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Spelling in oral deaf and hearing dyslexic children: A comparison of phonologically plausible errors

Roy, P., Shergold, Z., Kyle, F. E. and Herman, R. (2015). Spelling in oral deaf and hearing dyslexic children: A comparison of phonologically plausible errors. Research in Developmental Disabilities, 36, pp. 277-290. doi: 10.1016/j.ridd.2014.10.012


A written single word spelling to dictation test and a single word reading test were given to 68 severe-profoundly oral deaf 10-11-year-old children and 20 hearing children with a diagnosis of dyslexia. The literacy scores of the deaf children and the hearing children with dyslexia were lower than expected for children of their age and did not differ from each other. Three quarters of the spelling errors of hearing children with dyslexia compared with just over half the errors of the oral deaf group were phonologically plausible. Expressive vocabulary and speech intelligibility predicted the percentage of phonologically plausible errors in the deaf group only. Implications of findings for the phonological decoding self-teaching model and for supporting literacy development are discussed.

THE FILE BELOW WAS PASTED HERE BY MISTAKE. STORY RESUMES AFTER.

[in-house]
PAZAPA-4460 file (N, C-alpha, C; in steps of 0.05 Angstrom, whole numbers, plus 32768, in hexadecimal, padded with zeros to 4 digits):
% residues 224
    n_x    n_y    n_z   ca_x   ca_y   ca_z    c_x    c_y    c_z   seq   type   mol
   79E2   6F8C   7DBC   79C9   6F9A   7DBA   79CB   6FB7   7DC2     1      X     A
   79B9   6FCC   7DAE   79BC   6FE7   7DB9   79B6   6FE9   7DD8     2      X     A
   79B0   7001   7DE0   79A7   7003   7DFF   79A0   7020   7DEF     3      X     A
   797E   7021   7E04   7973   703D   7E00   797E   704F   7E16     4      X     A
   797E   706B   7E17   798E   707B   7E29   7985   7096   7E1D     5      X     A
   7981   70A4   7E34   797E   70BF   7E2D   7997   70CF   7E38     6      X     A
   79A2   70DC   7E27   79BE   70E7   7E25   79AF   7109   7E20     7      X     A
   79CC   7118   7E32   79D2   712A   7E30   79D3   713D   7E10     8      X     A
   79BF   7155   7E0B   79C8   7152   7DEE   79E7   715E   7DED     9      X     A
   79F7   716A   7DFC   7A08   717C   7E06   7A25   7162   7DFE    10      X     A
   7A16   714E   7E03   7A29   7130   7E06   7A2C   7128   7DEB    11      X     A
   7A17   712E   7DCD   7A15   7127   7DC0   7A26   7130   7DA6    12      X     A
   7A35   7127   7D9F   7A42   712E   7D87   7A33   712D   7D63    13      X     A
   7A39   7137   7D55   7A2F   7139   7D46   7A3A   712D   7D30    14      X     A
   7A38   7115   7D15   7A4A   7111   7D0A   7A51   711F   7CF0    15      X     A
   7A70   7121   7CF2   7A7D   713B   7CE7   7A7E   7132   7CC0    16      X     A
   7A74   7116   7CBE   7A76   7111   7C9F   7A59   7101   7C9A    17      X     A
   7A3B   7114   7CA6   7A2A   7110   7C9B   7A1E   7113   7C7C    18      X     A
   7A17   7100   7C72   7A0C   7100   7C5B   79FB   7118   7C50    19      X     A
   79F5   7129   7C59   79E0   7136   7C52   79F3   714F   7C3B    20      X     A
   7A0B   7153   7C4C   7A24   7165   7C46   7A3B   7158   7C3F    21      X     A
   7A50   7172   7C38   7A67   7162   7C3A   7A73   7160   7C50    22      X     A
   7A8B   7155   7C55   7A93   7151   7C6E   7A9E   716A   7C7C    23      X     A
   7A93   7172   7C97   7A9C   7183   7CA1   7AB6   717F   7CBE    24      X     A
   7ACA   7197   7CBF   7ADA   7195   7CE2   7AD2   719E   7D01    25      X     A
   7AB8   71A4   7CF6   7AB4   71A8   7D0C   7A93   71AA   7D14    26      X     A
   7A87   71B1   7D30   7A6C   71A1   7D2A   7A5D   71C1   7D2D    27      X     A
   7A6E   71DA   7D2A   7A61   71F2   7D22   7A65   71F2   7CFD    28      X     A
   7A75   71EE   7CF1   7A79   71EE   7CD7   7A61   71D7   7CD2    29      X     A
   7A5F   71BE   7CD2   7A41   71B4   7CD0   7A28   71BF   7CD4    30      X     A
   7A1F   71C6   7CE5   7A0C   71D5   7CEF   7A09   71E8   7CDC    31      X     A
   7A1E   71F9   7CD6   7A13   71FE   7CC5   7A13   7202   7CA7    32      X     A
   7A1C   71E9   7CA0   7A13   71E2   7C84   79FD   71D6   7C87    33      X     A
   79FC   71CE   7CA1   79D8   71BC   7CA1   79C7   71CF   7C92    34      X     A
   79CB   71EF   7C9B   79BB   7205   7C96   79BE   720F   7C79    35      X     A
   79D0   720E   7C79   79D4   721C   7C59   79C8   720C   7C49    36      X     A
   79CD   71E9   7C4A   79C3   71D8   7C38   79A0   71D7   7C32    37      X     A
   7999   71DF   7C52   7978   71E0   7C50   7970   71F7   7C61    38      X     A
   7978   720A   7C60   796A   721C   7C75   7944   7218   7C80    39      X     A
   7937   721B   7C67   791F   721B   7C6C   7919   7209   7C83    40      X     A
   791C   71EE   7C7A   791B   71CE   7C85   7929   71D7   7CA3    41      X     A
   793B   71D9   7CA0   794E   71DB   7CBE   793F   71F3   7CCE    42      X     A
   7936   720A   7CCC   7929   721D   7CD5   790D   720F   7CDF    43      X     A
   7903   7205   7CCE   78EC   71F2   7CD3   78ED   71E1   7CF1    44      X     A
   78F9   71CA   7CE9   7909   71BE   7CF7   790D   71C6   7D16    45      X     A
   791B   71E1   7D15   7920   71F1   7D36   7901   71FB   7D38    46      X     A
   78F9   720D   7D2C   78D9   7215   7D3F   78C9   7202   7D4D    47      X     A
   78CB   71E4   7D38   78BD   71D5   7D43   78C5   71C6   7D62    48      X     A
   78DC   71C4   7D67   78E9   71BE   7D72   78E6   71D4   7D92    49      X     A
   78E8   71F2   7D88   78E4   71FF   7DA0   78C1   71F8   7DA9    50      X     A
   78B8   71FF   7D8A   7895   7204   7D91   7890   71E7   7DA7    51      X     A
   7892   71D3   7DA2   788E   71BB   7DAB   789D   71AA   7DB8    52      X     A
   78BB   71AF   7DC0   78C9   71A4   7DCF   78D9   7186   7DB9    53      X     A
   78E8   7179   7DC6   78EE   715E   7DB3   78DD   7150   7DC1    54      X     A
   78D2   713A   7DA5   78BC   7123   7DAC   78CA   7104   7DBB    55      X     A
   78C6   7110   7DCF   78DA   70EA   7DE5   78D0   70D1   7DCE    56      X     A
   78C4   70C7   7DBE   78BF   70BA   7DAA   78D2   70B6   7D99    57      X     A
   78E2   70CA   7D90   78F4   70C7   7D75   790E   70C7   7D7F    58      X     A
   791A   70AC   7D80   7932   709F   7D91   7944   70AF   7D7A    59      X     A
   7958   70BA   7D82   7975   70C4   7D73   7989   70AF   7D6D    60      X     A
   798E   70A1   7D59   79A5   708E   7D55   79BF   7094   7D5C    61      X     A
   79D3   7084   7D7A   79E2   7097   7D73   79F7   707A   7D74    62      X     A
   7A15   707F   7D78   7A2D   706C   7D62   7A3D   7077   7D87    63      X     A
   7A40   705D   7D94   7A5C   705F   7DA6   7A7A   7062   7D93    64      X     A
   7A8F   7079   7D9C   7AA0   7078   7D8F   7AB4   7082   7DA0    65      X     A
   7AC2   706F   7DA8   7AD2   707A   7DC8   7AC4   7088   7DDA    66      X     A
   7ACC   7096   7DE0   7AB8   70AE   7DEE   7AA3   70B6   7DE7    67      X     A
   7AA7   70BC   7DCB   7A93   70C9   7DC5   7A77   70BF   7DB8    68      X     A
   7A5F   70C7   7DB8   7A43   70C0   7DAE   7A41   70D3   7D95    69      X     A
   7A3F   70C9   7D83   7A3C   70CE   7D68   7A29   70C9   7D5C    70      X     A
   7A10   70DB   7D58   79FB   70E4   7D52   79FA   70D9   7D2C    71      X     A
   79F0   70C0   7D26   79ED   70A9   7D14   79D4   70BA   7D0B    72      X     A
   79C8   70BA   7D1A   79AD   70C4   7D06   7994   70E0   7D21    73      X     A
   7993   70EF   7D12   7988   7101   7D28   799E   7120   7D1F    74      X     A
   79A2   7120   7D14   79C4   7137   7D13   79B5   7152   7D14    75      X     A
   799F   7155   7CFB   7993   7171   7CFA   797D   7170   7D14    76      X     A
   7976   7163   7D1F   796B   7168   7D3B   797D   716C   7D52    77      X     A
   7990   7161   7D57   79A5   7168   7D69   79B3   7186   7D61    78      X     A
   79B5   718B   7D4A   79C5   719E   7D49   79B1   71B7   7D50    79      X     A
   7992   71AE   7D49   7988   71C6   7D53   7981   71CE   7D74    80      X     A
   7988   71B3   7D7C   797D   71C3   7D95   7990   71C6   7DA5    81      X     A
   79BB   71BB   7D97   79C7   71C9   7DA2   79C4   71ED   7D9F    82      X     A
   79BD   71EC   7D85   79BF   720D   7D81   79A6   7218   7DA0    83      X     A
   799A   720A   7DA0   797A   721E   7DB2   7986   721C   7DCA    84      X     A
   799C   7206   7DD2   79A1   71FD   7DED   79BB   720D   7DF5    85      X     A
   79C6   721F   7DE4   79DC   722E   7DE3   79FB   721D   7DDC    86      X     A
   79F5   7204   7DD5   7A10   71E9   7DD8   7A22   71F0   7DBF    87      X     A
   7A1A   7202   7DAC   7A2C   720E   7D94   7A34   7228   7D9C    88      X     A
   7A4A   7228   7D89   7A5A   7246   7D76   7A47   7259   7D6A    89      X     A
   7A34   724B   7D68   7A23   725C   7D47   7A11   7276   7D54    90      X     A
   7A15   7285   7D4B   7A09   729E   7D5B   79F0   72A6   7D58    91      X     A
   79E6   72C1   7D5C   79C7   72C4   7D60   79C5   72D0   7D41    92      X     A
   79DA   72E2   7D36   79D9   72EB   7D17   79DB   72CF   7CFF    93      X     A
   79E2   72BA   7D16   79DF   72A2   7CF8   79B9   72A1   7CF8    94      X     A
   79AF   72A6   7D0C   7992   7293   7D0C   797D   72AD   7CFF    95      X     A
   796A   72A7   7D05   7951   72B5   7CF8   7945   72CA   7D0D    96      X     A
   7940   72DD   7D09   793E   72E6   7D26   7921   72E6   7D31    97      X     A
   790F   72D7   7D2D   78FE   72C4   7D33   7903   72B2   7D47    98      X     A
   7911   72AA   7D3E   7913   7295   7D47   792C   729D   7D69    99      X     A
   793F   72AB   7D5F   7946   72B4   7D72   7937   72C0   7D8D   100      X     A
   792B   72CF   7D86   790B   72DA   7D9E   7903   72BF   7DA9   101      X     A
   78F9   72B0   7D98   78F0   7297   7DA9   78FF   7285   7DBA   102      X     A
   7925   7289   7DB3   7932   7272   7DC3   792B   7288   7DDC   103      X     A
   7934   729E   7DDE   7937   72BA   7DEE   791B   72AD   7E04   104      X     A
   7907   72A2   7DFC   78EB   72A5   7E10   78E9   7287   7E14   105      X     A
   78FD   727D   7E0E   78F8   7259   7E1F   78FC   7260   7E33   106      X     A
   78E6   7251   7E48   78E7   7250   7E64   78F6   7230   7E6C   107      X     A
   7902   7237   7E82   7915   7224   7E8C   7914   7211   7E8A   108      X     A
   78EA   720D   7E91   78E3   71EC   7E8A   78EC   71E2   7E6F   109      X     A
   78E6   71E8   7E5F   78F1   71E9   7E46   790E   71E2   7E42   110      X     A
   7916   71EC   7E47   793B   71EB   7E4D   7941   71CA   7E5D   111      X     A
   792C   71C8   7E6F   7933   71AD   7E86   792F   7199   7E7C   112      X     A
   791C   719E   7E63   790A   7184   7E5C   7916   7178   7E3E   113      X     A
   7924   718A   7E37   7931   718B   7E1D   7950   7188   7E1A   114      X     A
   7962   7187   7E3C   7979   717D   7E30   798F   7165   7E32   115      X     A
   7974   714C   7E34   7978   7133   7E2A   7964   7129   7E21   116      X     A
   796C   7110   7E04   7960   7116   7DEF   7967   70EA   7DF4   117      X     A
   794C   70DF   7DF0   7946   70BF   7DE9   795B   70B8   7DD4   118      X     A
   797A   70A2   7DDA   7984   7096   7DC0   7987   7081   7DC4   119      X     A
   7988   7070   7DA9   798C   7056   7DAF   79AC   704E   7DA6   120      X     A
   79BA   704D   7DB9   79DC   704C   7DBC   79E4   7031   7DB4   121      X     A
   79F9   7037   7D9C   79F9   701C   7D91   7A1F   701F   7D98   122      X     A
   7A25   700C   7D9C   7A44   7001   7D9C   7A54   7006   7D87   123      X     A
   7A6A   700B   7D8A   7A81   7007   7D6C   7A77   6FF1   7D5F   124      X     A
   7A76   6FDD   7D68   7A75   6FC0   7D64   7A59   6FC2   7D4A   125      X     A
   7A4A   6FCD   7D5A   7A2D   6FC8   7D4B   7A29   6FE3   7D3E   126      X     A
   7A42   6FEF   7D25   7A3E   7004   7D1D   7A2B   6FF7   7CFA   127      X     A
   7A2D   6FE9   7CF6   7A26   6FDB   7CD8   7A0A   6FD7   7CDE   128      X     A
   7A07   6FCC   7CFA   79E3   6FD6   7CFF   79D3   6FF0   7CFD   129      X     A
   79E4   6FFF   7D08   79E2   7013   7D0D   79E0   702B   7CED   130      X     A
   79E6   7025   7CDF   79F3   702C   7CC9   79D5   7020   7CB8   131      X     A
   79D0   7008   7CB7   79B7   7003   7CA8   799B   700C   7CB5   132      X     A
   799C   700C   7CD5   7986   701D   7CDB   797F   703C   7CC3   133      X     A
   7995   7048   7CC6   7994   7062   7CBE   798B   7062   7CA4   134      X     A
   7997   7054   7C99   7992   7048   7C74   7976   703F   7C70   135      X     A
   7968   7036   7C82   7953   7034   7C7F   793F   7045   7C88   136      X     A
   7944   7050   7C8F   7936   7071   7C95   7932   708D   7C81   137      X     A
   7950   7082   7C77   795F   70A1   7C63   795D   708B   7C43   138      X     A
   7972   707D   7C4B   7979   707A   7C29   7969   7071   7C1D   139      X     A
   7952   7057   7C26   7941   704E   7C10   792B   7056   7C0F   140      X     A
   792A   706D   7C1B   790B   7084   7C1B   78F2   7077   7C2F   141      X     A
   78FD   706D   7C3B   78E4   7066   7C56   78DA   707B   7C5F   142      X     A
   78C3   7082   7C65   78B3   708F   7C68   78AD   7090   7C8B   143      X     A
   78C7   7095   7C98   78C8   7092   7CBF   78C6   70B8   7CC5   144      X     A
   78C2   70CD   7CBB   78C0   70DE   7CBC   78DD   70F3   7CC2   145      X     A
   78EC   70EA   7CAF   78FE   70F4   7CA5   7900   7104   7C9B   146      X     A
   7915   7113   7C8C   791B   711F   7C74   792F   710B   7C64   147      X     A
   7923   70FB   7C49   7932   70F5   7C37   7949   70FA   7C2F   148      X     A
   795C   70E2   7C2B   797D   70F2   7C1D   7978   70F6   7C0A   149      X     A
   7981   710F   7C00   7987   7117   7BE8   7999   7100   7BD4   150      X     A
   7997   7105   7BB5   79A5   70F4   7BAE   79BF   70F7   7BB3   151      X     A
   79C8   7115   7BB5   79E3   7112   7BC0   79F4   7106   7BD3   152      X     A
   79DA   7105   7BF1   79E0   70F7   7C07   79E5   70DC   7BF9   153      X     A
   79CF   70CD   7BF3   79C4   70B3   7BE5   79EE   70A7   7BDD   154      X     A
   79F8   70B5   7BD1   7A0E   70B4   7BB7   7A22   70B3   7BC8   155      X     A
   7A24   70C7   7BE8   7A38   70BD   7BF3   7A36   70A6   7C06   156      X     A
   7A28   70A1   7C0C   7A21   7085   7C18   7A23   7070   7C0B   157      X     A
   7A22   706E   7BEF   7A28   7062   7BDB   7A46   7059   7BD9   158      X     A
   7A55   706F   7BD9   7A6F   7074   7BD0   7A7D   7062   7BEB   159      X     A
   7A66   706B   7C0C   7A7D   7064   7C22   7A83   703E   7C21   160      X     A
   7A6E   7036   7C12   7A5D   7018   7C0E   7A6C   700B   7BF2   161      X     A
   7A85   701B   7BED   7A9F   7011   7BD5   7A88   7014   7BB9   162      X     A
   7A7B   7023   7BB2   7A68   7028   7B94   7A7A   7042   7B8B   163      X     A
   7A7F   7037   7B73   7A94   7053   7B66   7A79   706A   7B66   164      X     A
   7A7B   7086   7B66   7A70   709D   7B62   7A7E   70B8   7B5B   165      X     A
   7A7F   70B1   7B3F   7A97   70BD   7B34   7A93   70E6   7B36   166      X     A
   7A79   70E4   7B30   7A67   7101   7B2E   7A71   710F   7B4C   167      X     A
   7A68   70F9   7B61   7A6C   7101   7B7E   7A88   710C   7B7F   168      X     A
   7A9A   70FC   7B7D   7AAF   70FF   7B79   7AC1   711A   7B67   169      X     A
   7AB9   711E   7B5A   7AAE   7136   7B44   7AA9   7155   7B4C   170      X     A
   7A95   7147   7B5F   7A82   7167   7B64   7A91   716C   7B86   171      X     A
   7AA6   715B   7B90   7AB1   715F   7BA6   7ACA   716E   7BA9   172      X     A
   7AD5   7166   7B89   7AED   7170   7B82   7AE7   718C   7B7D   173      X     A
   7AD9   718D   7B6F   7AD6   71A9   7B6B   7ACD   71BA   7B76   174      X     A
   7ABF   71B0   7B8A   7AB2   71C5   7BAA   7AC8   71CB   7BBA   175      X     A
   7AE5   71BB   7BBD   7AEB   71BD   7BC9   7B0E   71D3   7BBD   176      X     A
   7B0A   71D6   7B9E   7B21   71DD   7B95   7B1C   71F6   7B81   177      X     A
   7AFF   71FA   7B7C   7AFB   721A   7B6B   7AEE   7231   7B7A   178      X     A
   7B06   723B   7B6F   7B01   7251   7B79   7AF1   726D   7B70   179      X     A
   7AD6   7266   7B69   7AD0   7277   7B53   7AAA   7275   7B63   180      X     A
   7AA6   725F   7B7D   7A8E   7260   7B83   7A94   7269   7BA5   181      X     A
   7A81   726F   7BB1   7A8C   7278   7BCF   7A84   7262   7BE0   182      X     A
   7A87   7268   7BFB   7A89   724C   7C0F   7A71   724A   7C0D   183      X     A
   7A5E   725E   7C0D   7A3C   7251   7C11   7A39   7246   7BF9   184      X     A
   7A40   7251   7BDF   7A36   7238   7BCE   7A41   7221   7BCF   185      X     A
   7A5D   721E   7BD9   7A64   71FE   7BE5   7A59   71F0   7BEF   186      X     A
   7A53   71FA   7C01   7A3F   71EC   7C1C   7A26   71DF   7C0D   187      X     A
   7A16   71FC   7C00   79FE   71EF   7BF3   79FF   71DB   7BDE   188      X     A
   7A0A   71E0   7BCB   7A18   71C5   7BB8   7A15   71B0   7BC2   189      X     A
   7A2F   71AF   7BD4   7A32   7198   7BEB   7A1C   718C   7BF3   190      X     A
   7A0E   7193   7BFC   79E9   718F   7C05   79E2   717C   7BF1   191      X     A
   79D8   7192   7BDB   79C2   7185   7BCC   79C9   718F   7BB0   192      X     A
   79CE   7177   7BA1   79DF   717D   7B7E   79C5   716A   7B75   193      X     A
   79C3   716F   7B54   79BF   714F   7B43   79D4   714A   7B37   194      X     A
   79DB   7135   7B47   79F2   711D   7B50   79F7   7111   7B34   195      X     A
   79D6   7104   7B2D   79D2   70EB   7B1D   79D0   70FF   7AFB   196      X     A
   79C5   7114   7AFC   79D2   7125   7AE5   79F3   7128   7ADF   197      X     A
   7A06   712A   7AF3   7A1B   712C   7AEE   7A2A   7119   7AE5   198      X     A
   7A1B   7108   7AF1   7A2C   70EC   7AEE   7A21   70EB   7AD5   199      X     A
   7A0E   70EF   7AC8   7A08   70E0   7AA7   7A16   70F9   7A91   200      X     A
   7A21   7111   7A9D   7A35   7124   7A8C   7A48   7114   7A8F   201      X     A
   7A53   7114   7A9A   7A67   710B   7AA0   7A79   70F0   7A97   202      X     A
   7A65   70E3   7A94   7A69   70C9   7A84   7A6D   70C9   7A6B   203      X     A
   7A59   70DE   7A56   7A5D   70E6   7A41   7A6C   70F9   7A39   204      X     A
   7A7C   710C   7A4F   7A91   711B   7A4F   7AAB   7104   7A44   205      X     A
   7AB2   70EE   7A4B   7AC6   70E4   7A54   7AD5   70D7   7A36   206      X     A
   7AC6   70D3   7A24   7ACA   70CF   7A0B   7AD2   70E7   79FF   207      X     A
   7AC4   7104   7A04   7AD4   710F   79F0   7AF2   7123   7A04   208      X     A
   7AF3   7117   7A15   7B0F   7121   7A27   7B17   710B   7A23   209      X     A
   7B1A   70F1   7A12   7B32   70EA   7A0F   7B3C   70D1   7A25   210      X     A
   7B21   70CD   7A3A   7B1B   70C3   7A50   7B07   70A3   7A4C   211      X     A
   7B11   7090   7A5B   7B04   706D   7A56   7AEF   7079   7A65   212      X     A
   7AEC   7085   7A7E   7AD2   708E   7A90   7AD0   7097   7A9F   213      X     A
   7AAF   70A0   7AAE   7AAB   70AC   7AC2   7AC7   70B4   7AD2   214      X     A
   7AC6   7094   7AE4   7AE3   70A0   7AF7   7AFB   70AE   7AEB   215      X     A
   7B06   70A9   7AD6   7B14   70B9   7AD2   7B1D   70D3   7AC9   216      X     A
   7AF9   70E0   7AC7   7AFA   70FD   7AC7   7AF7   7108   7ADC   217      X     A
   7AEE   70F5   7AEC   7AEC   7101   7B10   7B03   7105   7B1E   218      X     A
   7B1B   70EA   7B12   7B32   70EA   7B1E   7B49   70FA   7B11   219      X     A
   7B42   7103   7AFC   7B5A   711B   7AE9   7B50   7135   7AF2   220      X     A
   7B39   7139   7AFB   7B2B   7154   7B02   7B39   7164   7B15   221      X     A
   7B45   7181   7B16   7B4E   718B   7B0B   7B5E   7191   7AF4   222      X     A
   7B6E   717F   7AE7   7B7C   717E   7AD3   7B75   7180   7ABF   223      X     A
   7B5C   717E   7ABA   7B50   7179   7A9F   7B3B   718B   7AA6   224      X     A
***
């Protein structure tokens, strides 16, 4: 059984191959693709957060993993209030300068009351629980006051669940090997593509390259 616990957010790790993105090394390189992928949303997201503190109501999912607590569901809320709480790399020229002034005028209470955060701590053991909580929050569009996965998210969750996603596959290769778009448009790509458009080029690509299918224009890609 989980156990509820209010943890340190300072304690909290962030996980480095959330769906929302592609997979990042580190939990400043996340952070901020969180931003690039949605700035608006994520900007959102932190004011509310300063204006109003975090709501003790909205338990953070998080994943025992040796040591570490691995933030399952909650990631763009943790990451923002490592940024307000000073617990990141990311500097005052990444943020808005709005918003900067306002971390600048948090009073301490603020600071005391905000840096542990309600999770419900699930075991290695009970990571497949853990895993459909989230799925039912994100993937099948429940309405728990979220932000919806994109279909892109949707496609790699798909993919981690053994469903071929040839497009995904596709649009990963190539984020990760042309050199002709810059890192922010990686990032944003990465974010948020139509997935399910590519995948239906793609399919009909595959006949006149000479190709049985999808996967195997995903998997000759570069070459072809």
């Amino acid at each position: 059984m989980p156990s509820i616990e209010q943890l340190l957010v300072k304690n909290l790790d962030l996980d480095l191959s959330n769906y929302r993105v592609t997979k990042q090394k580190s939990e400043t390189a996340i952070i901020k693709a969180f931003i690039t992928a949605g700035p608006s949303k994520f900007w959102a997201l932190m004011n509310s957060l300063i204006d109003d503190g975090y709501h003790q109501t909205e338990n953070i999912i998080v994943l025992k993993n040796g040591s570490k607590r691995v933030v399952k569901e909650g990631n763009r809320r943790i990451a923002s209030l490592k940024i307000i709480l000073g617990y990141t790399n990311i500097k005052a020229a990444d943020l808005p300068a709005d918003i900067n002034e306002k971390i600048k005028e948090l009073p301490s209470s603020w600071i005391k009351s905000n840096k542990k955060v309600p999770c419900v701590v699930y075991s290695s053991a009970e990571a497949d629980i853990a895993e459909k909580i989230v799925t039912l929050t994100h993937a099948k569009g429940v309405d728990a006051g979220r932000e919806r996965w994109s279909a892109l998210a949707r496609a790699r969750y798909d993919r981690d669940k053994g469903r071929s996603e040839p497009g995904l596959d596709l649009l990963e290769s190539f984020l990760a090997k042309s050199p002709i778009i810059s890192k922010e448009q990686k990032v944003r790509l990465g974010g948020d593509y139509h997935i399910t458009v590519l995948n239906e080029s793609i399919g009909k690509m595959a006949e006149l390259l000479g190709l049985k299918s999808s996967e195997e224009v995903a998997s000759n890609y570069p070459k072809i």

Publication Type: Article
Additional Information: © 2015, Elsevier. Licensed under the Creative Commons Attribution-NonCommercial-NoDerivatives 4.0 International
Publisher Keywords: Deaf, Dyslexia, Phonological, Reading, Spelling, Vocabulary
Subjects: P Language and Literature > P Philology. Linguistics
Departments: School of Health Sciences > Language & Communication Science
Text - Accepted Version
Available under License : See the attached licence file.

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